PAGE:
In 2013, Golan et al. [65] performed a 1-year double-blind RCT of daily supplementation with 4370 versus 800 IU of vitamin D3 in 45 patients on IFN-β, with reduction in flu-like symptoms as the primary endpoint. Mean serum 25(OH)D increased from 48 to 68 nmol/L (Δ 20 nmol/L) and from 48.2 to 122.6 nmol/L (Δ 74.4 nmol/L) in the low- and high-dose groups, respectively. The primary endpoint was negative, and there was no difference in ARR at the end of the study (mean ± standard deviation 0.34 ± 0.27 vs. 0.51 ± 0.34 in the low- and high-dose groups, respectively). One patient in the high-dose group with ARR 0 at baseline had three relapses during the study. Circulating interleukin (IL)-17 increased in the placebo (p = 0.037) but not the vitamin D3 group.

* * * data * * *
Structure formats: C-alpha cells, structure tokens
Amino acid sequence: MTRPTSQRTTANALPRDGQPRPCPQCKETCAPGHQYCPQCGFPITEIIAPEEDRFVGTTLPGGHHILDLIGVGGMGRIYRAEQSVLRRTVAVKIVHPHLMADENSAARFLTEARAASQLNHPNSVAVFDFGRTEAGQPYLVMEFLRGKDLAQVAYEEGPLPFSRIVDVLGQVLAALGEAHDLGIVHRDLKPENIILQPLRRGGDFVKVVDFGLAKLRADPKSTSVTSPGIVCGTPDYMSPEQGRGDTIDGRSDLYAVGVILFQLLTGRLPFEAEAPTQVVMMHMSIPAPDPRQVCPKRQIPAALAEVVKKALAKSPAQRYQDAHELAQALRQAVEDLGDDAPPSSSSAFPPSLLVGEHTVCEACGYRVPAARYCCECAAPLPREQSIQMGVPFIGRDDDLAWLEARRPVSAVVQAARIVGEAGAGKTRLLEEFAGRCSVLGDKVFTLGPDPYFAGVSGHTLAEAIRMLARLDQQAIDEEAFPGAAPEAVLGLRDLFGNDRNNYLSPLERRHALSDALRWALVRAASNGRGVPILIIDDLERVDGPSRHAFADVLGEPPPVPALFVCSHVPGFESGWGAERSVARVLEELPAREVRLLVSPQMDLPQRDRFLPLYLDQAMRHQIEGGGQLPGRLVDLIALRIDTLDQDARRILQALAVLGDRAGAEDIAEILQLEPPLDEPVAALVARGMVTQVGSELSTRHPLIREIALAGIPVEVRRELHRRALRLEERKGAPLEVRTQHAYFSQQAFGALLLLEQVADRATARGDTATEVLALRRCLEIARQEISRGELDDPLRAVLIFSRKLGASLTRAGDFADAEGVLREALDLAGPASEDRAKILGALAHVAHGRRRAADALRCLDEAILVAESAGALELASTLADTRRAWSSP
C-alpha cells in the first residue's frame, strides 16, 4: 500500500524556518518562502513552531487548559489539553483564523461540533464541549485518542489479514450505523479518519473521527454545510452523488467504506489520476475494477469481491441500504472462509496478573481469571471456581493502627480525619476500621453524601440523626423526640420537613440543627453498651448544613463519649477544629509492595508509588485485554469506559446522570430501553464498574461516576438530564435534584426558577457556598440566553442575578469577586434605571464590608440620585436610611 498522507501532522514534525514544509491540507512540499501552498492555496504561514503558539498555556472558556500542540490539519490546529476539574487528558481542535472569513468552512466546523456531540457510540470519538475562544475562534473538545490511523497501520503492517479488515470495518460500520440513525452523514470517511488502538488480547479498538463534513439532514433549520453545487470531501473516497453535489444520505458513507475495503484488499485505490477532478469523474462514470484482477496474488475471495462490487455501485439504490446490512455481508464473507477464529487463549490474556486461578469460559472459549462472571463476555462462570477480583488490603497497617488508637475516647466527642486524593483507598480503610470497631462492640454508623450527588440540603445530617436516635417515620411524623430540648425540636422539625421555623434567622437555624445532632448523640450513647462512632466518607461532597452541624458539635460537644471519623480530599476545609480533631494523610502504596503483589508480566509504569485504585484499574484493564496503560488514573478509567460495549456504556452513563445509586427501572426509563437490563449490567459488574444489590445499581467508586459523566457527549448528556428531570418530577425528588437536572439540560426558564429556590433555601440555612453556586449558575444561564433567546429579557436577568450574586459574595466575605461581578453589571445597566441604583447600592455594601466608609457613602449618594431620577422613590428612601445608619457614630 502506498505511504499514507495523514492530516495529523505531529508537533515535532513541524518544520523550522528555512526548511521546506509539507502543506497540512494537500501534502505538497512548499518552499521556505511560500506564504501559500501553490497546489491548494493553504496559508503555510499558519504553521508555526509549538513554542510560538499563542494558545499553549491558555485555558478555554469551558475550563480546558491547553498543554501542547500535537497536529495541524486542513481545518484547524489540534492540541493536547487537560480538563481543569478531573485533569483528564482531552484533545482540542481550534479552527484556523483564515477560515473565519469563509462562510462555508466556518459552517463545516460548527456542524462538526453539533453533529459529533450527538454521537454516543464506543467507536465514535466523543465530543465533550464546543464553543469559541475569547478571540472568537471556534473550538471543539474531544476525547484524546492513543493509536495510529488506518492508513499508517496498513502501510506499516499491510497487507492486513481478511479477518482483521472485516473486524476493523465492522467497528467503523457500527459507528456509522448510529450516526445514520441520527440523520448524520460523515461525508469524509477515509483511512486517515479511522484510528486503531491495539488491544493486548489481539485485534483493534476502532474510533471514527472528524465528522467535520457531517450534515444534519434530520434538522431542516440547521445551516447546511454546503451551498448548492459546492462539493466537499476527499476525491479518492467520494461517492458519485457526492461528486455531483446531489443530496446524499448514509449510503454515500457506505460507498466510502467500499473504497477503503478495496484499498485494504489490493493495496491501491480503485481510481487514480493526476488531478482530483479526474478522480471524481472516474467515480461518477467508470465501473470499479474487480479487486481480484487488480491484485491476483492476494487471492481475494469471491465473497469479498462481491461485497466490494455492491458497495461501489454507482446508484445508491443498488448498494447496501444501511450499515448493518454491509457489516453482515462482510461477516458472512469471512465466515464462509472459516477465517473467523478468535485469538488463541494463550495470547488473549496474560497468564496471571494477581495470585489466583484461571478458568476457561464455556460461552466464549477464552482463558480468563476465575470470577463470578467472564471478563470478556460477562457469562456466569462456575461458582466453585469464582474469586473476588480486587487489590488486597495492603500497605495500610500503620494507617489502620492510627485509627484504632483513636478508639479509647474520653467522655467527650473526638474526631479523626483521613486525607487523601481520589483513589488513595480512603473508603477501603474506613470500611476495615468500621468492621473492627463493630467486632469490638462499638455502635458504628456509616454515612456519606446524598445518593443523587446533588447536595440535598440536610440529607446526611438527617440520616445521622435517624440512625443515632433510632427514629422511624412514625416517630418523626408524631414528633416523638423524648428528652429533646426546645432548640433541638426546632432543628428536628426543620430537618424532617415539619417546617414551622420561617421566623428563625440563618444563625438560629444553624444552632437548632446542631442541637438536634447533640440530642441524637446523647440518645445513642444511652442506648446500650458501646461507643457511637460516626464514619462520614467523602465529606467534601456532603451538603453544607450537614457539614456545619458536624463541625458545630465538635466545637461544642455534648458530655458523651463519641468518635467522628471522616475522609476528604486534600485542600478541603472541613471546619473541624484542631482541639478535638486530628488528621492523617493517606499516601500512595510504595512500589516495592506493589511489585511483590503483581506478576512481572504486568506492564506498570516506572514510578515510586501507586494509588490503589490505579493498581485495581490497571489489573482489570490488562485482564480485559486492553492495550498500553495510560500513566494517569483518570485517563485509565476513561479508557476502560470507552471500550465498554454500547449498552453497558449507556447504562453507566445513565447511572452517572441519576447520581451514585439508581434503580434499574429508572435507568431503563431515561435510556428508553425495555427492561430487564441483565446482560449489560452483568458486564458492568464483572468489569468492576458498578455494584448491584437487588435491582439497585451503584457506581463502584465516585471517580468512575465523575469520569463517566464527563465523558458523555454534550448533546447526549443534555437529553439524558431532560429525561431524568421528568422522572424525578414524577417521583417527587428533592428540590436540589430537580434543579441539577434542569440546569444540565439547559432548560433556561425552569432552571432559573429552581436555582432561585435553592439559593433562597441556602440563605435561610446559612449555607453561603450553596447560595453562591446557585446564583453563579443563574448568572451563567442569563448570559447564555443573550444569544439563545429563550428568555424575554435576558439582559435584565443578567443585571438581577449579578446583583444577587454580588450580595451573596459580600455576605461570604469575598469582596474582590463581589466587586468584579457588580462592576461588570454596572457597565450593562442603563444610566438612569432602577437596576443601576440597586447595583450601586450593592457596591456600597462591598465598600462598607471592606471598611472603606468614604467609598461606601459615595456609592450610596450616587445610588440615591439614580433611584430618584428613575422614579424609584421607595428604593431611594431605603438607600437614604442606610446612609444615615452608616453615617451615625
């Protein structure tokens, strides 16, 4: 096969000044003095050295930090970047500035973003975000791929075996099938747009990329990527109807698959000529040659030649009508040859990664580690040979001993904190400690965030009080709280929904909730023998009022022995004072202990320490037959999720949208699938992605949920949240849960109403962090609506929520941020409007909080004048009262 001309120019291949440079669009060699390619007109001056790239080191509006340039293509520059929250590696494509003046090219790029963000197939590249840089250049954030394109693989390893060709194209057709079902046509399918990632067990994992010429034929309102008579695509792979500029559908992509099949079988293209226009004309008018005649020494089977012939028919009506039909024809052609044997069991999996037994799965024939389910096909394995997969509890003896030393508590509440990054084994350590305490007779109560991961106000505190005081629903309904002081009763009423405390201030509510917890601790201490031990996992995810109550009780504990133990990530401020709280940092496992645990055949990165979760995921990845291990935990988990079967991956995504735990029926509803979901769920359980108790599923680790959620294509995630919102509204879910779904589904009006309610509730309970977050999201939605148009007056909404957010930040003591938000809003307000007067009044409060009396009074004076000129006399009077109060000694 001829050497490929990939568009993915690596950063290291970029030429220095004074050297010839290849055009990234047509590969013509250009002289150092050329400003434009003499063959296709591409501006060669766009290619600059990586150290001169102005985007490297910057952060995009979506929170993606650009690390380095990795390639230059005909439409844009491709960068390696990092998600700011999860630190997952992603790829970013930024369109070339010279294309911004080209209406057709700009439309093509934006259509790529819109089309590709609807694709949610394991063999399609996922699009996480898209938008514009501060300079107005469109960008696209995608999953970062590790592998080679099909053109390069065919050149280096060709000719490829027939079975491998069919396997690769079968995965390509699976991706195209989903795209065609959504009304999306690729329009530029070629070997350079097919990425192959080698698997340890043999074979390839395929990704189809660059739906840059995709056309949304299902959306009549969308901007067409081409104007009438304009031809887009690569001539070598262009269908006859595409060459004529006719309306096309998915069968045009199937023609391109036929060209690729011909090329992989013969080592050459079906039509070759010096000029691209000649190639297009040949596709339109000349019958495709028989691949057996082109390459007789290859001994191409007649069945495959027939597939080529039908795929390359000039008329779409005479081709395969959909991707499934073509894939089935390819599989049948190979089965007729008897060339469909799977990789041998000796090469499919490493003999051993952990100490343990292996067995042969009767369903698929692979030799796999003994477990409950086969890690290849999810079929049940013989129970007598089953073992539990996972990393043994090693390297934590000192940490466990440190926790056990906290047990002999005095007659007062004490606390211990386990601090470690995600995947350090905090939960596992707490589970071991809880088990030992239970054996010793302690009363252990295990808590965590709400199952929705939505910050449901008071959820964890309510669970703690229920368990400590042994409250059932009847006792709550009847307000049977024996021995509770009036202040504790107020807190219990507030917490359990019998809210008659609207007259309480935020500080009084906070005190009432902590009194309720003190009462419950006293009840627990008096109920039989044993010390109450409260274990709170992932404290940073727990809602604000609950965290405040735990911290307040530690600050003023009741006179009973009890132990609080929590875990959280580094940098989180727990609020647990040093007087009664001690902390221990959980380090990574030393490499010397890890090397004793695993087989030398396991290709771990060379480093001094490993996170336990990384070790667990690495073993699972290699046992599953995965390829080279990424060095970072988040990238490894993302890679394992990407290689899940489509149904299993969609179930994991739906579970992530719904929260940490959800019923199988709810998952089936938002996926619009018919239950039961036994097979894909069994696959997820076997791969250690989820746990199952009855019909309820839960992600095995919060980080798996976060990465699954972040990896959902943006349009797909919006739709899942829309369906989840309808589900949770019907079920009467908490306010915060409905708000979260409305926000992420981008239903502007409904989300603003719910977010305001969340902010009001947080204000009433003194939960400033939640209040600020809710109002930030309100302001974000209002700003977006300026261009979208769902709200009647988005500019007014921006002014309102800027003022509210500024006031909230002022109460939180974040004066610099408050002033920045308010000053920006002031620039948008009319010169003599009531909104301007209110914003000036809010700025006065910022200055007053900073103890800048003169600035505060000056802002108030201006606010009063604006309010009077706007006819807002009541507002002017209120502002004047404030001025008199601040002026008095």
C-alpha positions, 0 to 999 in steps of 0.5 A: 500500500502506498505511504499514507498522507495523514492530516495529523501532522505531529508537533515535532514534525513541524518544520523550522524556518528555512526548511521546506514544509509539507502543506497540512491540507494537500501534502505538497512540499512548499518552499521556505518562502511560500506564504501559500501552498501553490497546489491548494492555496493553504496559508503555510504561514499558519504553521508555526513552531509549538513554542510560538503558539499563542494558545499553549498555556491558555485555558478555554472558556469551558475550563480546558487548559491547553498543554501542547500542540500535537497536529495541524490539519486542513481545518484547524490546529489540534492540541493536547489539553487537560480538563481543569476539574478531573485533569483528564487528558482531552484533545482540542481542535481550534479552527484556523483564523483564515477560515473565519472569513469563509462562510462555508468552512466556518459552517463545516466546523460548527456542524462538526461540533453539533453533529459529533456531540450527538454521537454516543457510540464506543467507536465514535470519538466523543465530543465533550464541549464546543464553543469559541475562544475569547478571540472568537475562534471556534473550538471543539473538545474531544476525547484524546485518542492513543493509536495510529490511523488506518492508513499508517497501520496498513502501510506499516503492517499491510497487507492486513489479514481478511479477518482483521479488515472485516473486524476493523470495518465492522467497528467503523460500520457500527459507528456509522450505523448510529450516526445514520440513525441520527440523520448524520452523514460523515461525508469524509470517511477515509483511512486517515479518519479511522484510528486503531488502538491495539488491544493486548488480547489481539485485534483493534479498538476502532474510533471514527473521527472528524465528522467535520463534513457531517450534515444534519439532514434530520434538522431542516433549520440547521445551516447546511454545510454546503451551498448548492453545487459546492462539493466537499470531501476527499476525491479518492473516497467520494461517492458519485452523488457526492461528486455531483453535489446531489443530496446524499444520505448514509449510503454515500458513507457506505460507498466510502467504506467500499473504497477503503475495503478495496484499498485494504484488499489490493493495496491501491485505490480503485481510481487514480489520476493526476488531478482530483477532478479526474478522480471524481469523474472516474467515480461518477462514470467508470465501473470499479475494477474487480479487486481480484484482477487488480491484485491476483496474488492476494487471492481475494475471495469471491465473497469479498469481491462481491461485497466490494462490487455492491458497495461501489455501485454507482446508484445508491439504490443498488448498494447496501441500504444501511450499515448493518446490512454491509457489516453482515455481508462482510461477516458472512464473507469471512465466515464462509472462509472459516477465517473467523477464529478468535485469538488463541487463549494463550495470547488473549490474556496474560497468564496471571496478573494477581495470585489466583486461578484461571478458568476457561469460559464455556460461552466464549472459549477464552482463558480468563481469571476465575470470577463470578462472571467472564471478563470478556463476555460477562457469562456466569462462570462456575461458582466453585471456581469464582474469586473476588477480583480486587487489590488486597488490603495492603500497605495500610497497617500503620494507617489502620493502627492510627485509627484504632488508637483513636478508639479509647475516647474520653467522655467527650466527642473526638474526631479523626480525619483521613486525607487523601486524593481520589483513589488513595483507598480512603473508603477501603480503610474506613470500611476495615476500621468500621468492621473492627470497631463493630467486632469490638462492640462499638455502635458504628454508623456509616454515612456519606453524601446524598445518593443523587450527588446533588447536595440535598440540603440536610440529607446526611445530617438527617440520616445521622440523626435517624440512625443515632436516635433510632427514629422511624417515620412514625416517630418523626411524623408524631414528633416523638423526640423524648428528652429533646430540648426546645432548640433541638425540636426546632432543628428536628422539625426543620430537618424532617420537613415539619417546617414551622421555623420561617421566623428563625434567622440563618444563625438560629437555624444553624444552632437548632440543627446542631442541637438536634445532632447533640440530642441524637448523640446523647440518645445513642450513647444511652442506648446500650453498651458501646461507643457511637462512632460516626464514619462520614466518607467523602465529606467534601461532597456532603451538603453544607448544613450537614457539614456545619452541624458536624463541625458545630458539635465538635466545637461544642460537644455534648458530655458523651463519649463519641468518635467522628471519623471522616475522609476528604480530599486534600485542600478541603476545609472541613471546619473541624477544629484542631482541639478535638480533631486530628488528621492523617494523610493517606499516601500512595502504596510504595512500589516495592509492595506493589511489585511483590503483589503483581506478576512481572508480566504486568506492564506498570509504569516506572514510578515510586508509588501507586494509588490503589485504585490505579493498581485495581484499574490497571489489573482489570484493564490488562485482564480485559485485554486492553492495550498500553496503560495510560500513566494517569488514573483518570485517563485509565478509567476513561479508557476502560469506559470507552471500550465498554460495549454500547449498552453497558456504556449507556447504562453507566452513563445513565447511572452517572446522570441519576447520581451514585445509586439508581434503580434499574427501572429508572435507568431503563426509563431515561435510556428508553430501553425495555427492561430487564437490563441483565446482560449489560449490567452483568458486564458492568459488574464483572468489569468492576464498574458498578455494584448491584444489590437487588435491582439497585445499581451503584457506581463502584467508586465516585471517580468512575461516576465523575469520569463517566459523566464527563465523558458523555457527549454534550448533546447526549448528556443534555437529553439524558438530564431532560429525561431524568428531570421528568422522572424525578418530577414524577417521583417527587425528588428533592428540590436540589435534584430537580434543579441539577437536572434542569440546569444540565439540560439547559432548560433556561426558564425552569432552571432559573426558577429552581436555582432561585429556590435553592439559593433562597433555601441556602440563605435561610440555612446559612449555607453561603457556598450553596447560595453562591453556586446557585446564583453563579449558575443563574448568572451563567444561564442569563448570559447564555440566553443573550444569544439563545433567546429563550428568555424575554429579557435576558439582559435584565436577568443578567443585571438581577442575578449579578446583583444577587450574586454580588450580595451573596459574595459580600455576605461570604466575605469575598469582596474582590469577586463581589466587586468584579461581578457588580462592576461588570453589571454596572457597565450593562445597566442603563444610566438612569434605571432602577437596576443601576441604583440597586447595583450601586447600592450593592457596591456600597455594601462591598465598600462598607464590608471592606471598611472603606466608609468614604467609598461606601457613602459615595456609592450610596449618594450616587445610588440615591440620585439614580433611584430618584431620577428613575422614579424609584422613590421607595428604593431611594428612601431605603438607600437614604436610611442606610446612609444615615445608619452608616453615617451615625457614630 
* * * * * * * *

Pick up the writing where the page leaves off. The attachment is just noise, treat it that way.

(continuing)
Achiron et al. [66] compared the effect of 1 µg/day of the vitamin D3 metabolite alfacalcidol for 6 months in 158 MS patients with significant fatigue [66]. The majority of the patients had RRMS, with mean ± standard deviation disease duration 6.2 ± 5.5 years and EDSS score 2.9 ± 2.6. The effect on 25(OH)D levels was not reported. Alfacalcidol decreased the mean relative fatigue severity impact score, which was the primary endpoint, as compared with placebo (− 41.6% vs. − 27.4%; p = 0.007). There was also an effect on relapses, with eight relapses in the alfacalcidol-treated arm compared with 25 in the placebo arm (p = 0.006), but not on EDSS.